When Pope Francis appoints Cardinal Roger Mahony as a Papal Envoy in a state where almost every diocese is under investigation for the cover up of child sexual abuse, you know the Vatican has gone full tone-deaf on sex abuse. And now is not the time to go full tone-deaf. Since his election as pope, die-hard Pope Francis fans have been singing his praises, calling the South American prelate a “new kind of Pope.” Insiders call it the “Francis effect.”Victims and advocates know differently.
Those of you who have followed my blog may have noticed that it was dark for much of the fall. There were some good reasons for this. I am on the faculty at the UCI School of Law this semester, co-teaching a course on how to use the legislative process to fight child sexual exploitation. I have also been doing a great deal of speaking across the country (my favorite thing in the world) educating parents and service providers on child sexual abuse prevention strategies.
The Archdiocese of Los Angeles does not want you to know about Fr. Juan Cano. Yesterday, they sent an official to Encino’s Our Lady of Grace Parish and told Catholics there that Fr. Juan Cano was placed on administrative leave on January 19th due to “several allegations” of inappropriate behavior with women, including one minor. Was there a written notice in the bulletin? No. Did they put a notice in the bulletin at St. James Parish in Redondo Beach where Cano worked before he became a priest? No.
Muck Rack makes it simple to find people, tweets, or articles that mention any name, keyword, company, hashtag etc. We've compiled this guide to help you make the most of your search.
Selecting a term
Start searching tweets, articles from media outlets, articles mentioned in tweets, journalists'
names, titles and bios with some suggested searches:
Companies or Topics (e.g. iPhone, Microsoft)
Phrases (e.g. "cloud computing") — use quotes to keep the terms together
Twitter handles (e.g. @username) — returns those who have mentioned or replied to
Names (e.g. "David Pogue")
Hashtags (e.g. #sxsw, #london2012)
Bio details (e.g. vegan, Olympics, father)
Muck Rack's Advanced Search allows for many boolean operators.
Find results that mention multiple specified terms, use AND or
+. For example, ensure each result contains both Elon Musk and Mark Zuckerberg by
searching Musk AND Zuckerberg or Musk + Zuckerberg.
Use the operators OR or , to broaden your search when you'd like either of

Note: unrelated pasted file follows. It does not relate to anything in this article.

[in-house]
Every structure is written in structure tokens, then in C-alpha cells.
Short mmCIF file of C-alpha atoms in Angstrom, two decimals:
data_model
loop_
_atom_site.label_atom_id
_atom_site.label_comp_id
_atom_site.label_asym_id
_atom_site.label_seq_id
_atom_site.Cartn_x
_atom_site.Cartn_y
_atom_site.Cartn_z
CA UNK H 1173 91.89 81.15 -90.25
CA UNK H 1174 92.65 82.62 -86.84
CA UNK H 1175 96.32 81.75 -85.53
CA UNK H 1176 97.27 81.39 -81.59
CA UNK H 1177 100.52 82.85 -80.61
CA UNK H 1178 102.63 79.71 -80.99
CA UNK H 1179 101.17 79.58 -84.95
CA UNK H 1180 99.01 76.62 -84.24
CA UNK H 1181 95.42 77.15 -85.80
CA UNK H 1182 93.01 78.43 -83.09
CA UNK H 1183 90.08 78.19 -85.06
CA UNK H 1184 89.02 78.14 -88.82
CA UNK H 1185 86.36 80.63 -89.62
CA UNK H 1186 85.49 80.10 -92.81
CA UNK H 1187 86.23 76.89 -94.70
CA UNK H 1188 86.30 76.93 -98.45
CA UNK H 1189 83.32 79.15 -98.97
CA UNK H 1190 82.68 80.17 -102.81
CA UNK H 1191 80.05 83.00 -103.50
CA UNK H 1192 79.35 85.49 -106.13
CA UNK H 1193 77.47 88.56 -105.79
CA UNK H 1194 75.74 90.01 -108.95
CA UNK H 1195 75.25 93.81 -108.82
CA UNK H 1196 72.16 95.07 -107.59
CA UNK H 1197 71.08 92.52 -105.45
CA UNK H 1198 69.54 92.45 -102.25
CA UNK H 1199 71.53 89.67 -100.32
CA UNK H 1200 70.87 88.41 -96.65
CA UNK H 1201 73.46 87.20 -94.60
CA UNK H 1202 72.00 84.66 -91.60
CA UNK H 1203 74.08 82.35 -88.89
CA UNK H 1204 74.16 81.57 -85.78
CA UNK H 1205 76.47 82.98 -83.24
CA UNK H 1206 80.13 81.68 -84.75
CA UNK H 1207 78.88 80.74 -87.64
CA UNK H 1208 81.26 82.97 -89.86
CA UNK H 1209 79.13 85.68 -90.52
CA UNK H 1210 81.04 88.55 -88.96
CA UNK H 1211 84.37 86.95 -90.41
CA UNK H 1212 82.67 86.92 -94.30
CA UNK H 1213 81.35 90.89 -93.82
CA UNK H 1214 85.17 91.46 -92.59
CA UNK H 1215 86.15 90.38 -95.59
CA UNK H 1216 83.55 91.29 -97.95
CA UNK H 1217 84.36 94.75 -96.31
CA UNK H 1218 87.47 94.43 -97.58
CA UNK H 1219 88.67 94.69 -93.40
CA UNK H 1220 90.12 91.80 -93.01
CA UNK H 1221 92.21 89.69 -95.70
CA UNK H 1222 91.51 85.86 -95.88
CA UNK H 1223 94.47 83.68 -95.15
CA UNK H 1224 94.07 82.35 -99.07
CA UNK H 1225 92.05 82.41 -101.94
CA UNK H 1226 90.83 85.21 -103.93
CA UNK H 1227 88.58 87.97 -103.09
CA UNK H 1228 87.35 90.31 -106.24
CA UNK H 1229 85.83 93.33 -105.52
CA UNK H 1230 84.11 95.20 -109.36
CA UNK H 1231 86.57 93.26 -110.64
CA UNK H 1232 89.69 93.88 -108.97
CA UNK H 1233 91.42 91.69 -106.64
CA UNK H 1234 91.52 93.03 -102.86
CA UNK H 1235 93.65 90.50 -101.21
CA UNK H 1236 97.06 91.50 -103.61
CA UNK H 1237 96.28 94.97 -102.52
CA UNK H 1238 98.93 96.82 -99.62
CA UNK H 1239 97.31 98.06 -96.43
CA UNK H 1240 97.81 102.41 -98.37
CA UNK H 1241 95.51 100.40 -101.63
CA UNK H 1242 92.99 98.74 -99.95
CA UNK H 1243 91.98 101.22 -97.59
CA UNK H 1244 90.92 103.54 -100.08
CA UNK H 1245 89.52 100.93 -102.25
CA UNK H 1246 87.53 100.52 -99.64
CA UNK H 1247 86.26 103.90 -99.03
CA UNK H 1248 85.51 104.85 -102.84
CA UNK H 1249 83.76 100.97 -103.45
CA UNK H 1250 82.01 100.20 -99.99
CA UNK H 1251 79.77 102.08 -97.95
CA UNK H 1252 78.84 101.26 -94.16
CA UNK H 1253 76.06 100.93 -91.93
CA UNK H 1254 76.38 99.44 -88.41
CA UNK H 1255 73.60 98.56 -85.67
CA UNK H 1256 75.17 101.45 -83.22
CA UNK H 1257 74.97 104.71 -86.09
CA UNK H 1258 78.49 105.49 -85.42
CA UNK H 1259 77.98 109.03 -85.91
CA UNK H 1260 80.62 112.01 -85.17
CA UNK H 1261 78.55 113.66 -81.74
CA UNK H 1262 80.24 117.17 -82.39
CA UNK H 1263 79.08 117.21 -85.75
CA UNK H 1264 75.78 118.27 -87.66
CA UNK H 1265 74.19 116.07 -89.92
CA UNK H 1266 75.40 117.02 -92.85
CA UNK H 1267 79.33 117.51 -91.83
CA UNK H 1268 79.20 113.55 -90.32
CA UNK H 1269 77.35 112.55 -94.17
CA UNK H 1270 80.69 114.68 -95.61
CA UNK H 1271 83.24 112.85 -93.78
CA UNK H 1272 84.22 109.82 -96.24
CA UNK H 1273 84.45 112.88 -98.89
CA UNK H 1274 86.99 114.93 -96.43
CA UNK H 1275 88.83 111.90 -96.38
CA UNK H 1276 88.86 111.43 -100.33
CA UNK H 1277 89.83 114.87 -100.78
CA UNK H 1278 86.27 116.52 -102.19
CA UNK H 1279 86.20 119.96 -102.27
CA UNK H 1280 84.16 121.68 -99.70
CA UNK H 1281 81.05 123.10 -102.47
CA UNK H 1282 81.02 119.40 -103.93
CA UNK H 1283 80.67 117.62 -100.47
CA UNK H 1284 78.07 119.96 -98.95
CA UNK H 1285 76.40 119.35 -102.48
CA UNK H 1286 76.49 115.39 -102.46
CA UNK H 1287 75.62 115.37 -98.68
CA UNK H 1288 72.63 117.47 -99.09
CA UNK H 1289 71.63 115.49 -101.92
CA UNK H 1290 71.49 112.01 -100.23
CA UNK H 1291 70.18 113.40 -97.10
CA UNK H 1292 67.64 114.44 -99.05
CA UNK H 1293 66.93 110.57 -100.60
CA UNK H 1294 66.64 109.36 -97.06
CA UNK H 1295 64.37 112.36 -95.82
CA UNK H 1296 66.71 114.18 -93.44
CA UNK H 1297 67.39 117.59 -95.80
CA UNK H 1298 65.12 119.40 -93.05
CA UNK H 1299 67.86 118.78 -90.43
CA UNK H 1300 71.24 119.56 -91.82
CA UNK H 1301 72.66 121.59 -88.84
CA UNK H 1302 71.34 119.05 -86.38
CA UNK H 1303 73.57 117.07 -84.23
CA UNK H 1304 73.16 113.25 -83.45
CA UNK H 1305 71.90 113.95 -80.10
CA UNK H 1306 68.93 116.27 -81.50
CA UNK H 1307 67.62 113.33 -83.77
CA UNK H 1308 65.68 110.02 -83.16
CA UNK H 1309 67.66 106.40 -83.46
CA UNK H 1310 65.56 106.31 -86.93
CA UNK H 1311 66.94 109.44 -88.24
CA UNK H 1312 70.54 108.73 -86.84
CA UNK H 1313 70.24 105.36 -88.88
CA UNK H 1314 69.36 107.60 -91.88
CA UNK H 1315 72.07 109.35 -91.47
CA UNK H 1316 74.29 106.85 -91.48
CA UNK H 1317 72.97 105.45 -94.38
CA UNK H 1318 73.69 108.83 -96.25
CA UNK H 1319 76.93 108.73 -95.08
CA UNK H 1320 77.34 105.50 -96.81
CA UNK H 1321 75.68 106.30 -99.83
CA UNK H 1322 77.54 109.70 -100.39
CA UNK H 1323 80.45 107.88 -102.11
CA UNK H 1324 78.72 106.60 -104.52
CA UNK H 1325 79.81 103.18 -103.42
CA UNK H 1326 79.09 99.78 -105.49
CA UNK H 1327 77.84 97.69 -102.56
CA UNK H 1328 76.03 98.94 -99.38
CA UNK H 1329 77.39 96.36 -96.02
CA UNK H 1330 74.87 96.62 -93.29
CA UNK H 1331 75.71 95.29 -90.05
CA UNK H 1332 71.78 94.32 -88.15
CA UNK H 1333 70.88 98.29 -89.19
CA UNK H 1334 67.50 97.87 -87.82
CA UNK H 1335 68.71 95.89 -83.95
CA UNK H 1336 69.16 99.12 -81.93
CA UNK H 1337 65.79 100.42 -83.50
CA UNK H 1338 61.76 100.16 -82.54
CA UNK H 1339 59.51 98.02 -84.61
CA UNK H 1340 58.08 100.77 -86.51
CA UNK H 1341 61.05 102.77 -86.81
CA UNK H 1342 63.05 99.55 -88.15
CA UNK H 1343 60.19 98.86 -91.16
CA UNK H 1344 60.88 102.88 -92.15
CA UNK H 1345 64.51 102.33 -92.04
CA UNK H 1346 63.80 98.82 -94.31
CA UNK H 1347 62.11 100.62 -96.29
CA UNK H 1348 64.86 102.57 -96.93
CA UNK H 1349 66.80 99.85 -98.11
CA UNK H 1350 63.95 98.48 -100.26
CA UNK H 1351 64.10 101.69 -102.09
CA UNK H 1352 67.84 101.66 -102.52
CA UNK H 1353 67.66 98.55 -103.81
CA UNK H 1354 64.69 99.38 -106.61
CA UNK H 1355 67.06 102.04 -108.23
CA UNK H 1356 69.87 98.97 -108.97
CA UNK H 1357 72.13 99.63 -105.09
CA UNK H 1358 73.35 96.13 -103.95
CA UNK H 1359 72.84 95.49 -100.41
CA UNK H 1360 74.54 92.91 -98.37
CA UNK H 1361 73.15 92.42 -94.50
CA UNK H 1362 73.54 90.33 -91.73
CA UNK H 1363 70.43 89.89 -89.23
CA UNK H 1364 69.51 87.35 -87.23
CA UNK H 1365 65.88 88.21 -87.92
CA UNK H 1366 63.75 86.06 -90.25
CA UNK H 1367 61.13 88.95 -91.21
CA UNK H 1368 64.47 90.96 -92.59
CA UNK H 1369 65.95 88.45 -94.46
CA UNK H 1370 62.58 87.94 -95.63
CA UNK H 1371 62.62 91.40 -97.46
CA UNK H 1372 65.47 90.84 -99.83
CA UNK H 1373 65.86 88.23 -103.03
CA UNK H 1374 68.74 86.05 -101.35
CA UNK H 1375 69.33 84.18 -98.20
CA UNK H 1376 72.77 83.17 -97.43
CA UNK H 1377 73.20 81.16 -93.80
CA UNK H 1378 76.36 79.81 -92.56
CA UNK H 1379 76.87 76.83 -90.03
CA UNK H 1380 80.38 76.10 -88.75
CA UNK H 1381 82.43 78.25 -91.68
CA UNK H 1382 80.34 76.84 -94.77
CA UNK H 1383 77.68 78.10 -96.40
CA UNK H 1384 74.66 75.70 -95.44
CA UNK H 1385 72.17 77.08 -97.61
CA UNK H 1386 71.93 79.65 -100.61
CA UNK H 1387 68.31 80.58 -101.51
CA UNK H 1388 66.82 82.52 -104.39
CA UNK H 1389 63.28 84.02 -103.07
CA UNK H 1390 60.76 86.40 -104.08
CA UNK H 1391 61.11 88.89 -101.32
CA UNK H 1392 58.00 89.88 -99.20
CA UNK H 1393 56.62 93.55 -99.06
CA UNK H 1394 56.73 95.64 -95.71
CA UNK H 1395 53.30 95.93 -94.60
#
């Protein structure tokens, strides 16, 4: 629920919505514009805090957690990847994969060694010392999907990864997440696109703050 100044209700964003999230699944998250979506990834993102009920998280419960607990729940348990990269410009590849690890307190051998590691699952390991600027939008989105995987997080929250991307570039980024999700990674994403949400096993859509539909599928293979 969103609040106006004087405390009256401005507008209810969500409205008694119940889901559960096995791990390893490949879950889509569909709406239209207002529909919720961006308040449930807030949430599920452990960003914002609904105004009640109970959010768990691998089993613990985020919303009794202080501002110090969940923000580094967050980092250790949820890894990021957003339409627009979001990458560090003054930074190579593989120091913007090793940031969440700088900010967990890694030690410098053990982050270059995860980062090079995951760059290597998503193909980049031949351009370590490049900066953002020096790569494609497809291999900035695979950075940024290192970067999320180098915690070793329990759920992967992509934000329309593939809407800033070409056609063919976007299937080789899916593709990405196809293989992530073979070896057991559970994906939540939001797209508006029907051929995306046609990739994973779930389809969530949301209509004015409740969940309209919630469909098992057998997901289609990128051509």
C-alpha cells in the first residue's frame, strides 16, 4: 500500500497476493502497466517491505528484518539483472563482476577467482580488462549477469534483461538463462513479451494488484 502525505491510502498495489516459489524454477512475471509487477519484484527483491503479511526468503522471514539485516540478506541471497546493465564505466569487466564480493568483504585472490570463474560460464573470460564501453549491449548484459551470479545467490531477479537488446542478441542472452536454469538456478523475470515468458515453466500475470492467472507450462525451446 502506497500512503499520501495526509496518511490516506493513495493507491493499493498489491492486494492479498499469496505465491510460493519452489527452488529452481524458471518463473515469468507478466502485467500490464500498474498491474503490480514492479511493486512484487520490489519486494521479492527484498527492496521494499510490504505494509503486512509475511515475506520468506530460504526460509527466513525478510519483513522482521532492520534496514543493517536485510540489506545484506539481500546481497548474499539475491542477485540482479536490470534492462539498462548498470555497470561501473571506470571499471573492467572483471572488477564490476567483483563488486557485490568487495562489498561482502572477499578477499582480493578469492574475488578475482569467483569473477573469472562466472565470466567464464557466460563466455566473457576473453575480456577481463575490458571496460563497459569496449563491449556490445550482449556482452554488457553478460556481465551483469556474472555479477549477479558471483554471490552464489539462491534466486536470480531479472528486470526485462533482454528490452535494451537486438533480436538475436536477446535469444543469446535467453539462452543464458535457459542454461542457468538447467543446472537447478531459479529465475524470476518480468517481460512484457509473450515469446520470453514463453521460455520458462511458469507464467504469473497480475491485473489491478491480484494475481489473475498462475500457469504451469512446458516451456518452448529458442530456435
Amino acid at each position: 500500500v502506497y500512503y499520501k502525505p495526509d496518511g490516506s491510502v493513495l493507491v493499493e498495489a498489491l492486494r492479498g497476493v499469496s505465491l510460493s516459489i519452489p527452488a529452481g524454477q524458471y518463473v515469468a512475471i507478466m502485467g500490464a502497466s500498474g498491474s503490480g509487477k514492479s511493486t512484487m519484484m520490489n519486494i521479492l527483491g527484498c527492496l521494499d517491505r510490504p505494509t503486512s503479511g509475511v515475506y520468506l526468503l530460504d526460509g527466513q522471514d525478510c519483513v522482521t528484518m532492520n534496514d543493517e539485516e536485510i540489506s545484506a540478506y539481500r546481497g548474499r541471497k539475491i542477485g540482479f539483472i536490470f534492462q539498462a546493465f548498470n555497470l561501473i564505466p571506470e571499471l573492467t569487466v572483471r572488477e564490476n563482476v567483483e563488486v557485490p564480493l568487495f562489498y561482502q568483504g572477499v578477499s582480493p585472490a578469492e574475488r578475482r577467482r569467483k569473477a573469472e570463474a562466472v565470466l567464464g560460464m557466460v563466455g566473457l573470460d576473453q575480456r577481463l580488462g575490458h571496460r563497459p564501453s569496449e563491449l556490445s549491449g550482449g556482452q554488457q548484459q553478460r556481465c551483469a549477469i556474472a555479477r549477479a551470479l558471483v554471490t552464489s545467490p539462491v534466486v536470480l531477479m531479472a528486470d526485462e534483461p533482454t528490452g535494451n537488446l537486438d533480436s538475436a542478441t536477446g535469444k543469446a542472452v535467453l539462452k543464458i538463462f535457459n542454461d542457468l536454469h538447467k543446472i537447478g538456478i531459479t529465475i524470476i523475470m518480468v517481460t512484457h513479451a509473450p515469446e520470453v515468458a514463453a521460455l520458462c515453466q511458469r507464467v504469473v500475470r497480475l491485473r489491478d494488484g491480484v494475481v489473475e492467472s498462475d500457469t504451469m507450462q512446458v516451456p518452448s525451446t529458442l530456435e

multiple terms to appear in results. (This is the default behavior of our search when no operators
are used). For example, results will contain either cake or cookie by searching cake OR cookie or cake,cookie
Use NOT or - to subtract results from your search. For
example, searching Disney will yield results about the Walt Disney Company as well as Walt Disney
World Resort. To exclude mentions of Disney World, search for Disney -World or Disney
When using one of these operators with a phrase, enclose it in quotation marks. For example, you can
find results about smartphones excluding Apple's iPhone 4S by searching smartphone -"iPhone
Exact case matching or punctuation
If you're searching for a brand name or keyword that relies on specific punctuation marks or capitalization, you can
find results that match your exact query by adding matchcase: before the keyword you're searching for, like matchcase:E*TRADE .
Use parentheses to separate multiple
boolean phrases. For example, to find journalists talking about having fun in Disney World or
Disneyland, search for ("disney world" OR disneyland) AND fun.
An asterisk can be used to search for any variation of a root word truncated by the asterisk. For example, searching for admin* will return results for administrator, administration, administer, administered, etc.
A near operator is an AND operator where you can control the distance between the words. You can vary the distance the near operation uses by adding a forward slash and number (between 0-99) such as strawberries NEAR/10 "whipped cream", which means the strawberries must exist within 10 words of "whipped cream".